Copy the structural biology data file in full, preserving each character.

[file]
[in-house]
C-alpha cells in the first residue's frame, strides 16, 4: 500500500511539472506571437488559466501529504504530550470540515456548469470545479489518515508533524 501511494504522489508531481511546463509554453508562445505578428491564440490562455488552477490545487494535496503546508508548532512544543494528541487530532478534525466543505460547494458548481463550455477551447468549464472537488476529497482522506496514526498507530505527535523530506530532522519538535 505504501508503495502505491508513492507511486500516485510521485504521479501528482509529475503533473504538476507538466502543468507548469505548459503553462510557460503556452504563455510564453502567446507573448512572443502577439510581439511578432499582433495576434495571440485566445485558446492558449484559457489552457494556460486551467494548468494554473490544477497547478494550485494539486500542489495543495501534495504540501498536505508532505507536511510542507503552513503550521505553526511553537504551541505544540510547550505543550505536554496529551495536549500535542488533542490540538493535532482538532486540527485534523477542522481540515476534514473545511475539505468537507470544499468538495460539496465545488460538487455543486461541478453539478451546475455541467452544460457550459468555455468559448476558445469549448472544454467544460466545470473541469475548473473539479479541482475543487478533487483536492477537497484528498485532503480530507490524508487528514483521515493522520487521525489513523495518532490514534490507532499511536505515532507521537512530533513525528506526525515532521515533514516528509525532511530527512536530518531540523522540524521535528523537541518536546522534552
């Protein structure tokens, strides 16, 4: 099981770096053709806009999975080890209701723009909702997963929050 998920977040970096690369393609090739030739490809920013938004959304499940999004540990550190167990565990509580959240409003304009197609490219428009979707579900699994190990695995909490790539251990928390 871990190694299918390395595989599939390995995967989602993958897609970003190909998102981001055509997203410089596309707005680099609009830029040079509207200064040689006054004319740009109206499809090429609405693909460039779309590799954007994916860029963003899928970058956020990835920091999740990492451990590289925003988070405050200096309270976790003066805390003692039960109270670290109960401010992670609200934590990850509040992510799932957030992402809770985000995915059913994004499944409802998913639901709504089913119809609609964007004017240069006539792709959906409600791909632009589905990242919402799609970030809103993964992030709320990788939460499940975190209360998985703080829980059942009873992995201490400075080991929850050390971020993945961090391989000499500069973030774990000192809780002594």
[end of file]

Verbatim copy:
[in-house]
C-alpha cells in the first residue's frame, strides 16, 4: 500500500511539472506571437488559466501529504504530550470540515456548469470545479489518515508533524 501511494504522489508531481511546463509554453508562445505578428491564440490562455488552477490545487494535496503546508508548532512544543494528541487530532478534525466543505460547494458548481463550455477551447468549464472537488476529497482522506496514526498507530505527535523530506530532522519538535 505504501508503495502505491508513492507511486500516485510521485504521479501528482509529475503533473504538476507538466502543468507548469505548459503553462510557460503556452504563455510564453502567446507573448512572443502577439510581439511578432499582433495576434495571440485566445485558446492558449484559457489552457494556460486551467494548468494554473490544477497547478494550485494539486500542489495543495501534495504540501498536505508532505507536511510542507503552513503550521505553526511553537504551541505544540510547550505543550505536554496529551495536549500535542488533542490540538493535532482538532486540527485534523477542522481540515476534514473545511475539505468537507470544499468538495460539496465545488460538487455543486461541478453539478451546475455541467452544460457550459468555455468559448476558445469549448472544454467544460466545470473541469475548473473539479479541482475543487478533487483536492477537497484528498485532503480530507490524508487528514483521515493522520487521525489513523495518532490514534490507532499511536505515532507521537512530533513525528506526525515532521515533514516528509525532511530527512536530518531540523522540524521535528523537541518536546522534552
């Protein structure tokens, strides 16, 4: 099981770096053709806009999975080890209701723009909702997963929050 998920977040970096690369393609090739030739490809920013938004959304499940999004540990550190167990565990509580959240409003304009197609490219428009979707579900699994190990695995909490790539251990928390 871990190694299918390395595989599939390995995967989602993958897609970003190909998102981001055509997203410089596309707005680099609009830029040079509207200064040689006054004319740009109206499809090429609405693909460039779309590799954007994916860029963003899928970058956020990835920091999740990492451990590289925003988070405050200096309270976790003066805390003692039960109270670290109960401010992670609200934590990850509040992510799932957030992402809770985000995915059913994004499944409802998913639901709504089913119809609609964007004017240069006539792709959906409600791909632009589905990242919402799609970030809103993964992030709320990788939460499940975190209360998985703080829980059942009873992995201490400075080991929850050390971020993945961090391989000499500069973030774990000192809780002594």